Everyone knows and loves the Miss World competition and will be wishing Miss Ukraine good fortune when the finals take place during the summer, but its sister, or should we say brother, competition Mr. World does not attract so much attention with many people not even knowing of its existence. But there is such a thing, the finals of which took place recently in the beautiful tropical city of Sanya in China where the Miss World finals have been held for the last three years, and 25 year old dancer and model from Sevastopol Zhenya Dudin was there representing Ukraine. 56 countries took part in the Mr. World final, all of whom had great looks and well-toned bodies, but that was not all that was required to come out on top as the competition goes much further by testing the character and determination of the participants to the limits.
|Honouring Ukraine’s Most Distinctive Sculptor - Kyiv Culture|
This week marks the 300th Anniversary of the birth of the Ukrainian sculptor known as master Pinzel, and in honour of the great man a law has been passed declaring 2007 ‘The year of Pinzel’. There has been a great fuss recently about this figure with a number of high-ranking people visiting the museum of the architect where Western Ukrainian governors gathered earlier in the year for purely political reasons, but this time returned, united in honouring the cultural contribution of the man.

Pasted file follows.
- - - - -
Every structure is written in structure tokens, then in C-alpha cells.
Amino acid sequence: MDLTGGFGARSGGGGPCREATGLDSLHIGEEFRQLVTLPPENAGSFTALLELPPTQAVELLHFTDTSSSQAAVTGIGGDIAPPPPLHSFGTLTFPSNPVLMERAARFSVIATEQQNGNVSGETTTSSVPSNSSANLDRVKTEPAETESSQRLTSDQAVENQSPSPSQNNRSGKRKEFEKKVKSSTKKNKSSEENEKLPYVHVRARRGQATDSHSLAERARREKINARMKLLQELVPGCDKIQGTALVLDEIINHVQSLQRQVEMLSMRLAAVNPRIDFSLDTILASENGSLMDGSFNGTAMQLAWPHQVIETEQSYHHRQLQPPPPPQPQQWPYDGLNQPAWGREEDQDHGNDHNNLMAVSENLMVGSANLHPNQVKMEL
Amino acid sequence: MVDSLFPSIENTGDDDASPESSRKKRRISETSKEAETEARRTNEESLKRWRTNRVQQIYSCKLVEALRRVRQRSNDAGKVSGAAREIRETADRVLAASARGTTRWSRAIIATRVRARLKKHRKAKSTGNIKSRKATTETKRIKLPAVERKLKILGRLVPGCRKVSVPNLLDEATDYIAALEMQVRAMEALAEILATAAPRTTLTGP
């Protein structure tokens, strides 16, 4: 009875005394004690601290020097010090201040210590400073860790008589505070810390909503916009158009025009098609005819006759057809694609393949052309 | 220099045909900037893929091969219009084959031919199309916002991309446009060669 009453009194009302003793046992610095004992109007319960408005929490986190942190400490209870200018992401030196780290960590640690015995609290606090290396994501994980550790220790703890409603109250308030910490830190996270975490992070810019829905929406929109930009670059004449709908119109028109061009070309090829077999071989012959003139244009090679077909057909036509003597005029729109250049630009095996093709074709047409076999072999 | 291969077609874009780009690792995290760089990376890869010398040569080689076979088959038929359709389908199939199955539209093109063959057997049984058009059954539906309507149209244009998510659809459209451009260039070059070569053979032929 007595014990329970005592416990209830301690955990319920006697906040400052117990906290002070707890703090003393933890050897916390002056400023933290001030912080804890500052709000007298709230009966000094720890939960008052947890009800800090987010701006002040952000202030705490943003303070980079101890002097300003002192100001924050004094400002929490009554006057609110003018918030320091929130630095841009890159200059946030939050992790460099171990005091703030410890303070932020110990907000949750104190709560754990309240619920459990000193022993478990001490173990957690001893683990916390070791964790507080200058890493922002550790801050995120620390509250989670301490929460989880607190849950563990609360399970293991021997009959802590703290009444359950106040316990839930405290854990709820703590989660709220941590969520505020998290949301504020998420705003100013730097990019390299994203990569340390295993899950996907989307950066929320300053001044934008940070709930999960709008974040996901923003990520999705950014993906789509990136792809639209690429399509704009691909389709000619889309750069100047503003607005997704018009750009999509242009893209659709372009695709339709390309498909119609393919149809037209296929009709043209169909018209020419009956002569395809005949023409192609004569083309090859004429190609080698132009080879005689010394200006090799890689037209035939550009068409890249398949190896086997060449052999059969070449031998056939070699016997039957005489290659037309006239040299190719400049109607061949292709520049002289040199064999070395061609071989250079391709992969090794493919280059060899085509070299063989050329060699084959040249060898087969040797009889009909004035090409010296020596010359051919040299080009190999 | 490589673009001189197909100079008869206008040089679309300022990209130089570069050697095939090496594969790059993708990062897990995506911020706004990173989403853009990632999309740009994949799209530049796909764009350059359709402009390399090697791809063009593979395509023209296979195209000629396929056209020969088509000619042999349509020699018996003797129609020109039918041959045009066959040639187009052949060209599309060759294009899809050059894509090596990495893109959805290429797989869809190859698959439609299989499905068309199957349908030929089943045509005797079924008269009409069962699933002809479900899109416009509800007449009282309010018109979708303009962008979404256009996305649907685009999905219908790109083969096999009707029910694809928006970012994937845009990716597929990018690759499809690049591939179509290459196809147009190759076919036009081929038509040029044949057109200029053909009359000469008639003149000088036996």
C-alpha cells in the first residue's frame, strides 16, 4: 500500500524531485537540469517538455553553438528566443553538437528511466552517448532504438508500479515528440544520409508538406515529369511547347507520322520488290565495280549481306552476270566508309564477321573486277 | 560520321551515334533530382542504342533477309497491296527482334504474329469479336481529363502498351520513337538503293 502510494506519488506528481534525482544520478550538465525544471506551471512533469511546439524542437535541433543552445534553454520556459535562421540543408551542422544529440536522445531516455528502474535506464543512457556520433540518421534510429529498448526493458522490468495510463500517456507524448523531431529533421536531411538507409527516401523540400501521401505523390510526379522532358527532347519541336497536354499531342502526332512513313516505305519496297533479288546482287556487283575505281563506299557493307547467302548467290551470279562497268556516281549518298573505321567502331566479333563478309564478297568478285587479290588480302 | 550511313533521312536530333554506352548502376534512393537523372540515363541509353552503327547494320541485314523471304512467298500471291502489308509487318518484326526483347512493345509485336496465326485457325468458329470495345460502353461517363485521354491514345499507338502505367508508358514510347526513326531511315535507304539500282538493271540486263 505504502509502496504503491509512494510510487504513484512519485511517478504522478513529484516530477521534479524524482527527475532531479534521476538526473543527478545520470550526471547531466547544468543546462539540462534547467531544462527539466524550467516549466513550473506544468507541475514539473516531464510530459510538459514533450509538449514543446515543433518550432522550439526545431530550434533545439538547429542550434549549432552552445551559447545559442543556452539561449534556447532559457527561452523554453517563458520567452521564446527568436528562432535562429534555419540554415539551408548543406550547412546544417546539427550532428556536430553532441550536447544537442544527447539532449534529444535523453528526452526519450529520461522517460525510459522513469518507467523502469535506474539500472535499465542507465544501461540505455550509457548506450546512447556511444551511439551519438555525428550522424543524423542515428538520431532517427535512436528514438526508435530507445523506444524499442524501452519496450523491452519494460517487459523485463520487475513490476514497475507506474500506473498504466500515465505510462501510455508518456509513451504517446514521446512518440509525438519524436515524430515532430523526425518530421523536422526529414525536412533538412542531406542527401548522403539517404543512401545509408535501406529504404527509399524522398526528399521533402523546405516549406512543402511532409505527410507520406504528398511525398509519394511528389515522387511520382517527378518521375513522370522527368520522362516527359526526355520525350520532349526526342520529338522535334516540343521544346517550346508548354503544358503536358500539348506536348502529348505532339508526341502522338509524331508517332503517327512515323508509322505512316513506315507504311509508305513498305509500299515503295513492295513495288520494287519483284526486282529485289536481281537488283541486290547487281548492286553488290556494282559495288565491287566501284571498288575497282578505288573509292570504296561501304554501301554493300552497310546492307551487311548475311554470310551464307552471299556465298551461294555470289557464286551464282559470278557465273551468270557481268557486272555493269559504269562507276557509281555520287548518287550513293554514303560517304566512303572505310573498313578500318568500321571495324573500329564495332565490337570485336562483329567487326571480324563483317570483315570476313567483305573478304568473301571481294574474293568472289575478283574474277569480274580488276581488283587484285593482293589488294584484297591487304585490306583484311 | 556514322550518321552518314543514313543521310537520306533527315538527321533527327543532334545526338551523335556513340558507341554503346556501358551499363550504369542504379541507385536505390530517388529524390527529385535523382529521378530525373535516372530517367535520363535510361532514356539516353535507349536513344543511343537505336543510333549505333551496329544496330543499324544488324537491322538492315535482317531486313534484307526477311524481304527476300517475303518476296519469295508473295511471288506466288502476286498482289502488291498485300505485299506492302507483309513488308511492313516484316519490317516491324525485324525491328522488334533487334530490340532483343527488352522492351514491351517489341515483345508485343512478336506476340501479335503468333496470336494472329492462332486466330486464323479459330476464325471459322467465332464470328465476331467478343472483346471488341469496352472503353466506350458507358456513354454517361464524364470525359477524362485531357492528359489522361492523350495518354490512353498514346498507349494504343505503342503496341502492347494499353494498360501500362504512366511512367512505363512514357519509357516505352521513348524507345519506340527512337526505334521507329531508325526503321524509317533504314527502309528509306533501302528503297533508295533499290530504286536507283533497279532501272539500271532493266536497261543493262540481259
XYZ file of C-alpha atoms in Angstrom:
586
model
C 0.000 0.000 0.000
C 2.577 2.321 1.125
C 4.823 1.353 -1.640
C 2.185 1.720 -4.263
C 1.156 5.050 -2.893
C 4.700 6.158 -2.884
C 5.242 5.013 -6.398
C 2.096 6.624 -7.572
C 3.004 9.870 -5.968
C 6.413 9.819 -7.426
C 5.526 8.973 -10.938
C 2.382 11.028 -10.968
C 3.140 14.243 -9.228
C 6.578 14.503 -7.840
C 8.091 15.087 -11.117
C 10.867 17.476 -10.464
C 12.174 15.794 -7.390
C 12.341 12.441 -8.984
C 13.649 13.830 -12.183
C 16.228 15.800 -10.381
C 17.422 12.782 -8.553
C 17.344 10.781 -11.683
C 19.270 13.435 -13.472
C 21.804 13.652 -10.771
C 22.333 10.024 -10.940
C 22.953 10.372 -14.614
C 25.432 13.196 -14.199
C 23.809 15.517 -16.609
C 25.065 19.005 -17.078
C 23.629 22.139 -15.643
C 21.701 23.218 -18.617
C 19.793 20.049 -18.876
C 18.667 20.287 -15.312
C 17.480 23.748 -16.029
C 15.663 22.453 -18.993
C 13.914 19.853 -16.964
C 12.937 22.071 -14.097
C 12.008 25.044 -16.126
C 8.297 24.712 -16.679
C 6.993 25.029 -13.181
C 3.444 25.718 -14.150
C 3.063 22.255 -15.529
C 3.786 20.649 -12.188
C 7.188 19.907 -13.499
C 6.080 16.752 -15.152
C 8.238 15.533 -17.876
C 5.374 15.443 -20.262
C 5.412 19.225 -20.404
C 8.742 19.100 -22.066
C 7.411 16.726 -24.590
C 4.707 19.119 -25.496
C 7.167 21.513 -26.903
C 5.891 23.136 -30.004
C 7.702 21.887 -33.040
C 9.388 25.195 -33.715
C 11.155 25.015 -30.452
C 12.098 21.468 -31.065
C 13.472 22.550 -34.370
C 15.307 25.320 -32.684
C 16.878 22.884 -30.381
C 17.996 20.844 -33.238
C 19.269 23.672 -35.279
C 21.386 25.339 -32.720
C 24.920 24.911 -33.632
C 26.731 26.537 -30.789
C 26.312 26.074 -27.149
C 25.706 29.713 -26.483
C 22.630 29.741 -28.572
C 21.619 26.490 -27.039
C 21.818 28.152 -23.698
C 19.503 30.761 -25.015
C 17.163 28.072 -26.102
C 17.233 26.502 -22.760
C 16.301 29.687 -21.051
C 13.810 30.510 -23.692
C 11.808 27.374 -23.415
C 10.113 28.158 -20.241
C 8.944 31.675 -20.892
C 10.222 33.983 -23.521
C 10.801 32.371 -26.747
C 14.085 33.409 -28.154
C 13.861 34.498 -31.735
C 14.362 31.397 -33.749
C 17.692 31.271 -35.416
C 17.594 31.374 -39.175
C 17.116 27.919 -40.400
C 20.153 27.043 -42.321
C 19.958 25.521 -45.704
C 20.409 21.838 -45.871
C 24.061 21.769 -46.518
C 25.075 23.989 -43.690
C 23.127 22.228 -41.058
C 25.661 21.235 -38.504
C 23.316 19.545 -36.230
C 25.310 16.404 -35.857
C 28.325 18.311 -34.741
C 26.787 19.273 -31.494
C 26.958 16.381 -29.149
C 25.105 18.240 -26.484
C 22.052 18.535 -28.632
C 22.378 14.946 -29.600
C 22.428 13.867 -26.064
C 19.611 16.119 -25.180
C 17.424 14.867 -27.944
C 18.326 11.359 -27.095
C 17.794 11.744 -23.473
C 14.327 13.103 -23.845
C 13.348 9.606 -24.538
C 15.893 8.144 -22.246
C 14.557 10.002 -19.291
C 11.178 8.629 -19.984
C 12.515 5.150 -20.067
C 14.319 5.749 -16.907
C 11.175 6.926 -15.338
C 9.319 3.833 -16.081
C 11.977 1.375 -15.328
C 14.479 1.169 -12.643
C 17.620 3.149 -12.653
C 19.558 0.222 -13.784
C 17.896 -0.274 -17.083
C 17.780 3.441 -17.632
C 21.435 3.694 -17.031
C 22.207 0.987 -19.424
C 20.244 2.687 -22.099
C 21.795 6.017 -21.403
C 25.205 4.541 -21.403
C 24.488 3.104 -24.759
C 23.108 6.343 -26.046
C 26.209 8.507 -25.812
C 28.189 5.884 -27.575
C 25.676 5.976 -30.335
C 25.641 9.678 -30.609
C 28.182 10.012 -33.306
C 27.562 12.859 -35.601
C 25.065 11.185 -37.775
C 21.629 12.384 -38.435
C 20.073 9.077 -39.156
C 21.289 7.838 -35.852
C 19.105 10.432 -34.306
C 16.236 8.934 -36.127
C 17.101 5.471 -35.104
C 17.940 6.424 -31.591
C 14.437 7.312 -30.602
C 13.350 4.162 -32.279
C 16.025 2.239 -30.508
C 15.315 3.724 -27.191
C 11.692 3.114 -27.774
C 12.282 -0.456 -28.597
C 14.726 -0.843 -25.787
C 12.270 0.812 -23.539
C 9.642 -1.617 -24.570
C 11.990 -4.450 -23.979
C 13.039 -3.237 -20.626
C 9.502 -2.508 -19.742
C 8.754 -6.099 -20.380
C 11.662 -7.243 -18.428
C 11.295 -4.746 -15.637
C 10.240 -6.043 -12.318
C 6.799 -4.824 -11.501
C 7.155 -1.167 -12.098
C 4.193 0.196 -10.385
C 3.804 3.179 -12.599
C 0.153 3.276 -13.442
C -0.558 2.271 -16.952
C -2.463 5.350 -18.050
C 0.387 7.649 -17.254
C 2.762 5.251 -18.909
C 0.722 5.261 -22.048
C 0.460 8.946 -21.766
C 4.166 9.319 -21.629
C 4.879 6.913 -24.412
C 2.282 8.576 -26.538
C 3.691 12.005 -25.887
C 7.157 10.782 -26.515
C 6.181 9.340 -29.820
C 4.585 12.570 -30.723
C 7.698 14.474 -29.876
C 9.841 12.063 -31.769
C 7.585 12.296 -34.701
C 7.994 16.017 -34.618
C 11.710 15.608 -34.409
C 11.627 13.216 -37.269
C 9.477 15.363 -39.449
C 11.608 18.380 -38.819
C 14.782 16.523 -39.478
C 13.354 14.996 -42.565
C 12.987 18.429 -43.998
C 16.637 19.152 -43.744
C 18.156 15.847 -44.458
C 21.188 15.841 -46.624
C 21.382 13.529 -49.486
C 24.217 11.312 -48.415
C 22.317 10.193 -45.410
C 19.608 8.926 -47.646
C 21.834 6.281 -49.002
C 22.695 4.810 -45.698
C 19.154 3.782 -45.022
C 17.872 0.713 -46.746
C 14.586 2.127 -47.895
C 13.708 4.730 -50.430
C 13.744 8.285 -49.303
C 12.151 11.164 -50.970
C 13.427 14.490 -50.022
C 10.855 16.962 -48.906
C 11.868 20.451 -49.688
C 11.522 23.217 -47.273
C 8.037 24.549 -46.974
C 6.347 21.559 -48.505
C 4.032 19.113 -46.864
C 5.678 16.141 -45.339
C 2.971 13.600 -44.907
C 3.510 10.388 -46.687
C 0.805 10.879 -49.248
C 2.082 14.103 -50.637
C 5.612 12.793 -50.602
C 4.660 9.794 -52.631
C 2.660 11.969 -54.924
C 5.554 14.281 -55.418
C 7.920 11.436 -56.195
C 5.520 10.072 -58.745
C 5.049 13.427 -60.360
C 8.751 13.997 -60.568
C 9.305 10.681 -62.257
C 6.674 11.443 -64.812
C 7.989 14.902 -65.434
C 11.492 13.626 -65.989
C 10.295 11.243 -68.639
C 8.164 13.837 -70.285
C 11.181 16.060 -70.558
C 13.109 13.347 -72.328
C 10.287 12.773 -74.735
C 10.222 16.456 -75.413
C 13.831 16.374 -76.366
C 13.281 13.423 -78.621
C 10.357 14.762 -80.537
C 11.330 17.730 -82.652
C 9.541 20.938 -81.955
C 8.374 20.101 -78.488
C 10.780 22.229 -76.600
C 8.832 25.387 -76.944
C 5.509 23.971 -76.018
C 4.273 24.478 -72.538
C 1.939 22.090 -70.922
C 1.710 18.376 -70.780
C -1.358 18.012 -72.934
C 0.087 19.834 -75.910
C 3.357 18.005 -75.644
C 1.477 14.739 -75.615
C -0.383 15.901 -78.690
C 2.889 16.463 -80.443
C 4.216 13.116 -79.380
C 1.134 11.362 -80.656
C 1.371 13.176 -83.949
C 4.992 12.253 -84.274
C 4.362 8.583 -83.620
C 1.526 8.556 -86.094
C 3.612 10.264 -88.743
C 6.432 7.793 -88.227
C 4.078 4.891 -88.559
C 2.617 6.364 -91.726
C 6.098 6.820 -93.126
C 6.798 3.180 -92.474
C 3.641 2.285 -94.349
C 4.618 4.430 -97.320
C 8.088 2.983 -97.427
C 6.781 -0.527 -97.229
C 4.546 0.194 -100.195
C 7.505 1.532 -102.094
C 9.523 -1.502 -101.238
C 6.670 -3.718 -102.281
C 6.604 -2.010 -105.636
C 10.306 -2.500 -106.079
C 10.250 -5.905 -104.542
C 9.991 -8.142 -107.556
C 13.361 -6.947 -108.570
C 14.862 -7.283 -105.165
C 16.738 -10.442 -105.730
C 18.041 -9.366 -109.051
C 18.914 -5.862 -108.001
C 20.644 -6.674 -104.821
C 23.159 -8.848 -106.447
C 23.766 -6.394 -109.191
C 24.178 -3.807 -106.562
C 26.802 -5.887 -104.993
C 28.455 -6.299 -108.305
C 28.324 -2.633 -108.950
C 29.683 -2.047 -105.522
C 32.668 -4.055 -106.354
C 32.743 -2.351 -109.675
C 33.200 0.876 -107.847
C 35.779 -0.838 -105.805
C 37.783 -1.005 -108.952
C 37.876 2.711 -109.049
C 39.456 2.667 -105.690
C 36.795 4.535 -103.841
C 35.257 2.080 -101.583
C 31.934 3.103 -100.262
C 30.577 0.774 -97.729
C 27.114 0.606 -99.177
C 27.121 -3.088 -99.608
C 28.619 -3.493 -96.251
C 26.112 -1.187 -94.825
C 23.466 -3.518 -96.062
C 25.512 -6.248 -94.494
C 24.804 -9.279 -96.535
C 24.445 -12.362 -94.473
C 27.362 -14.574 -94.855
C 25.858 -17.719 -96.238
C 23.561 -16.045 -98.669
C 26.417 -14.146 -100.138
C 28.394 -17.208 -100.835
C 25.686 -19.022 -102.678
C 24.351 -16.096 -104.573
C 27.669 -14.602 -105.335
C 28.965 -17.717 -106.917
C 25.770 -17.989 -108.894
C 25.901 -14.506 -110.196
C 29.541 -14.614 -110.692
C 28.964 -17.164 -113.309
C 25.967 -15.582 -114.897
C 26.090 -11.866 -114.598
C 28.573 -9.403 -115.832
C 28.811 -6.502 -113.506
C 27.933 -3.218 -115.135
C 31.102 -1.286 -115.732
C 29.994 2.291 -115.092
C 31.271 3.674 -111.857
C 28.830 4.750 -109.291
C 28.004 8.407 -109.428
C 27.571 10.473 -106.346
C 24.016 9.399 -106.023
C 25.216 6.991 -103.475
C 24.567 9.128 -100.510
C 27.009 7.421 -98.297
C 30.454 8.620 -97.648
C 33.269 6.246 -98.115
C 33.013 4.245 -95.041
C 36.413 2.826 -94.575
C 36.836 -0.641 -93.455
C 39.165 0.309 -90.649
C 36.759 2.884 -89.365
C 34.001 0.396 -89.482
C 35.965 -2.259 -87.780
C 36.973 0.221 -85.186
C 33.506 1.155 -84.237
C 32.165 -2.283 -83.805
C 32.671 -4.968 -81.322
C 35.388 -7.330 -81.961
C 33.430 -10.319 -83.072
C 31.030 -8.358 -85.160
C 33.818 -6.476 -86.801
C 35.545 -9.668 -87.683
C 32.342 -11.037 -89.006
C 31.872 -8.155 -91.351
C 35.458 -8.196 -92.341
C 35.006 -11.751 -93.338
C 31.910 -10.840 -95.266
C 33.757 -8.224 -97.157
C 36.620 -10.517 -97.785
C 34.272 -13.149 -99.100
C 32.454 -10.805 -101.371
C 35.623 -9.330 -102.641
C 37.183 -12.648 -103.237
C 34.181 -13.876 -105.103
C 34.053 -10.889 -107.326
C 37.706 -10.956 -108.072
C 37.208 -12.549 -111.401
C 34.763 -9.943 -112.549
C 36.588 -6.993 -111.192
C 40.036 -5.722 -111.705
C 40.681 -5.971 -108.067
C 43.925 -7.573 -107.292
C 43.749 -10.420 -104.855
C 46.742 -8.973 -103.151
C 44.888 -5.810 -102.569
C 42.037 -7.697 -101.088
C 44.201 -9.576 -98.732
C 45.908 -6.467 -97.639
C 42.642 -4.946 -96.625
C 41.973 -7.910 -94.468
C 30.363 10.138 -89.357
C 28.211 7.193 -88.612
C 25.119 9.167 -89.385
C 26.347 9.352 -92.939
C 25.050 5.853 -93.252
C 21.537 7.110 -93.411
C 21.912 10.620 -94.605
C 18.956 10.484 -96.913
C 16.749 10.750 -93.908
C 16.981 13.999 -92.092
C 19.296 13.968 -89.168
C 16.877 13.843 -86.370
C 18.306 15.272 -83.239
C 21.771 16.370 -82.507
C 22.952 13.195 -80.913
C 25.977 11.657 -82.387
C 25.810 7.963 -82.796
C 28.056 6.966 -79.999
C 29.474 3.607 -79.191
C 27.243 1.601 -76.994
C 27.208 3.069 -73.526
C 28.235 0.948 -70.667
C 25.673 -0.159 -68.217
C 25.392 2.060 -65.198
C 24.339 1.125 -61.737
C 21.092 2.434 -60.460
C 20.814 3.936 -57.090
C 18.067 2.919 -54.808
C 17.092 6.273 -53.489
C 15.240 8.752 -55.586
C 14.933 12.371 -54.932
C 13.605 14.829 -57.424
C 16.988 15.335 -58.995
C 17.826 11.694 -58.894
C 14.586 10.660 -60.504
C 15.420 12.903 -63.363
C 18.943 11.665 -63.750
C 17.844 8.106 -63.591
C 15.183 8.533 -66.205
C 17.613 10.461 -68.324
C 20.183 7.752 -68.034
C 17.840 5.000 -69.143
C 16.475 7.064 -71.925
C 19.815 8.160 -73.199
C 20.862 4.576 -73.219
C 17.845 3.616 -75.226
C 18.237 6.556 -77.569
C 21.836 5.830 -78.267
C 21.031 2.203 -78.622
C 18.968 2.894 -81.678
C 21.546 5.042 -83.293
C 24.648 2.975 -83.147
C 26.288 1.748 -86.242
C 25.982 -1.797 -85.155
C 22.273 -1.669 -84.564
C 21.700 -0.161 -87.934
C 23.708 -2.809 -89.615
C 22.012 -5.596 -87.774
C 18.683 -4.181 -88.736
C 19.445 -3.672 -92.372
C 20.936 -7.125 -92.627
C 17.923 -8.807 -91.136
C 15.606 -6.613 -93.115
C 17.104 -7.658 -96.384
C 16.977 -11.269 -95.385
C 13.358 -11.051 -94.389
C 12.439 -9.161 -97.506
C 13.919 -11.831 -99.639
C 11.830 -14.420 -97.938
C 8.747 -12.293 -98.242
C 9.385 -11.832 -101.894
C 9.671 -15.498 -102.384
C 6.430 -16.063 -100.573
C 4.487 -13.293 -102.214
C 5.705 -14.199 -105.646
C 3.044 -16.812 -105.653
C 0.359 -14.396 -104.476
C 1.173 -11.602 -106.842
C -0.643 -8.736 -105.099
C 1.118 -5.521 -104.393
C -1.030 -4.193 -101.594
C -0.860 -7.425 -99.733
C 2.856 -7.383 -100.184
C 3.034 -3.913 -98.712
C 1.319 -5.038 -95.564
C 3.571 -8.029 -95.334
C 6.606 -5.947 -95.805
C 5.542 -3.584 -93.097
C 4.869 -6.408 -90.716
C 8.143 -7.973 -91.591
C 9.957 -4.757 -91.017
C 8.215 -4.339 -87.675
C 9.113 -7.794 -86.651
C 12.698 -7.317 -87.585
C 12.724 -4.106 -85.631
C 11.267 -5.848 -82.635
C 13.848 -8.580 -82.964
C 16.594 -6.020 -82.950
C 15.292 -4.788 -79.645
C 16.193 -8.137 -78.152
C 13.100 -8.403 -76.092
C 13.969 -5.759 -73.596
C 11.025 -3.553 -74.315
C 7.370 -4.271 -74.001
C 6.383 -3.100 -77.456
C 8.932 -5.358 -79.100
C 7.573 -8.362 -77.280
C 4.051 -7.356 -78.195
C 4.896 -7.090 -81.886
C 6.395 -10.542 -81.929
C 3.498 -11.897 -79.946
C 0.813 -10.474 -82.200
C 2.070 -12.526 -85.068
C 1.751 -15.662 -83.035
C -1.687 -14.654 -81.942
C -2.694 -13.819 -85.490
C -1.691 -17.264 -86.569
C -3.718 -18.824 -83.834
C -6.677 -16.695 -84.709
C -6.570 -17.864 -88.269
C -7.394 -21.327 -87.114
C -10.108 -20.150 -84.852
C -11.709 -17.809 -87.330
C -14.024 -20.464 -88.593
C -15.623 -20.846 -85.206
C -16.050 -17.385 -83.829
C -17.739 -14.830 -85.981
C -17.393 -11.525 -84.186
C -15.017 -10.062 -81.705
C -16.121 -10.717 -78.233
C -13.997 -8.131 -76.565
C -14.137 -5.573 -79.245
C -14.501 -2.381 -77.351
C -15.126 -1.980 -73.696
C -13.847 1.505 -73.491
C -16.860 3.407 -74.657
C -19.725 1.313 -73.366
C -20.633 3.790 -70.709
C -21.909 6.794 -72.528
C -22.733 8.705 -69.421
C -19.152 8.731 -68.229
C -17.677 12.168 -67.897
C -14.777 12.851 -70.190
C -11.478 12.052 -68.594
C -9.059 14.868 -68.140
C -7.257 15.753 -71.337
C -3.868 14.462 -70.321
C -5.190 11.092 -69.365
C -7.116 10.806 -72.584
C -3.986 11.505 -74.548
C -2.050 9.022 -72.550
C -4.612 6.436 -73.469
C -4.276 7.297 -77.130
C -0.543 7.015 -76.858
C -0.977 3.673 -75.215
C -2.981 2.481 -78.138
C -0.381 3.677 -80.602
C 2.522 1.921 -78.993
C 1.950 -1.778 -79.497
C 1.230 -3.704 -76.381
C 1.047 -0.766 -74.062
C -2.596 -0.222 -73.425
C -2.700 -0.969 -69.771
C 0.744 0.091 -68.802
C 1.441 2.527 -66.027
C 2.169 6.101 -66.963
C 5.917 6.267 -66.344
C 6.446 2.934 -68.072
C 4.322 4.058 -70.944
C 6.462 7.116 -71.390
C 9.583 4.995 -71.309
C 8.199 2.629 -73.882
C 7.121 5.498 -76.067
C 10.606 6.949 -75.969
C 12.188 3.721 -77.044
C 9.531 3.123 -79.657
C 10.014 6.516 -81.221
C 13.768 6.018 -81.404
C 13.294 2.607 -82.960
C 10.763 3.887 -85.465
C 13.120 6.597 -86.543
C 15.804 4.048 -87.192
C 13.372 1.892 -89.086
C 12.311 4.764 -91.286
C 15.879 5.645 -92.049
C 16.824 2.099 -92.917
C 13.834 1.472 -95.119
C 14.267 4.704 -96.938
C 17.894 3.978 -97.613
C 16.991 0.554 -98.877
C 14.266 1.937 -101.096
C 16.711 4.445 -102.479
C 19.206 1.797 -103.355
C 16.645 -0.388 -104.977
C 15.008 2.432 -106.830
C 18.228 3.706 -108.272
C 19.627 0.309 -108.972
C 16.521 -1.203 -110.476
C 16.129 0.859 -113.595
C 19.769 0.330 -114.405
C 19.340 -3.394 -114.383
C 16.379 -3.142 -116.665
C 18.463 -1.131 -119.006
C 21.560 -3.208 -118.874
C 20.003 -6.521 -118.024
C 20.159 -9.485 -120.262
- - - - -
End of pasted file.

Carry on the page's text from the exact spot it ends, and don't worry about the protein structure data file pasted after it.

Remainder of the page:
|My Kyiv - My Kyiv|
Igor Iluk, director of the Carribean club, has been has been part and parcel of the Kyiv club life for 15 years. He started out studying at the University of Civil Aviation and since then has worked as a waiter, barman, administrator and of course club director. This week he got together with What’s On journalist Cosmos Okigbo Ojukwu to chat about his love for Kyiv, his business, his rejection of racism and his view that all races are equal and should work together as one family.
|Rights We Didn’t Know We Had
Throughout EuroMaidan much has been made of Ukrainians making a stand for their rights. What exactly those rights are were never clearly defined. Ukraine ratified the Universal Declaration of Human Rights in 1952. The first article of the Declaration states all human beings are born free and equal in dignity and rights, they are endowed with reason and conscience, and should act towards one another in a spirit of brotherhood. The ousted and overthrown Ukrainian government showed to the world they don’t understand the meaning of these words.
| Kyiv Culture|
Located on Hrushevskoho Street – the epicentre of EuroMaidan violence, home to battles, blazes and barricades – children’s favourite the Academic Puppet Theatre had to shut down in February. Nevertheless, it is getting ready to reopen this March with a renewed repertoire to bring some laughter back to a scene of tragedy. Operating (not manipulating) puppets is a subtle art that can make kids laugh and adults cry. What’s On meets Mykola Petrenko, art director of the Theatre, to learn more about those who pull the strings behind the show.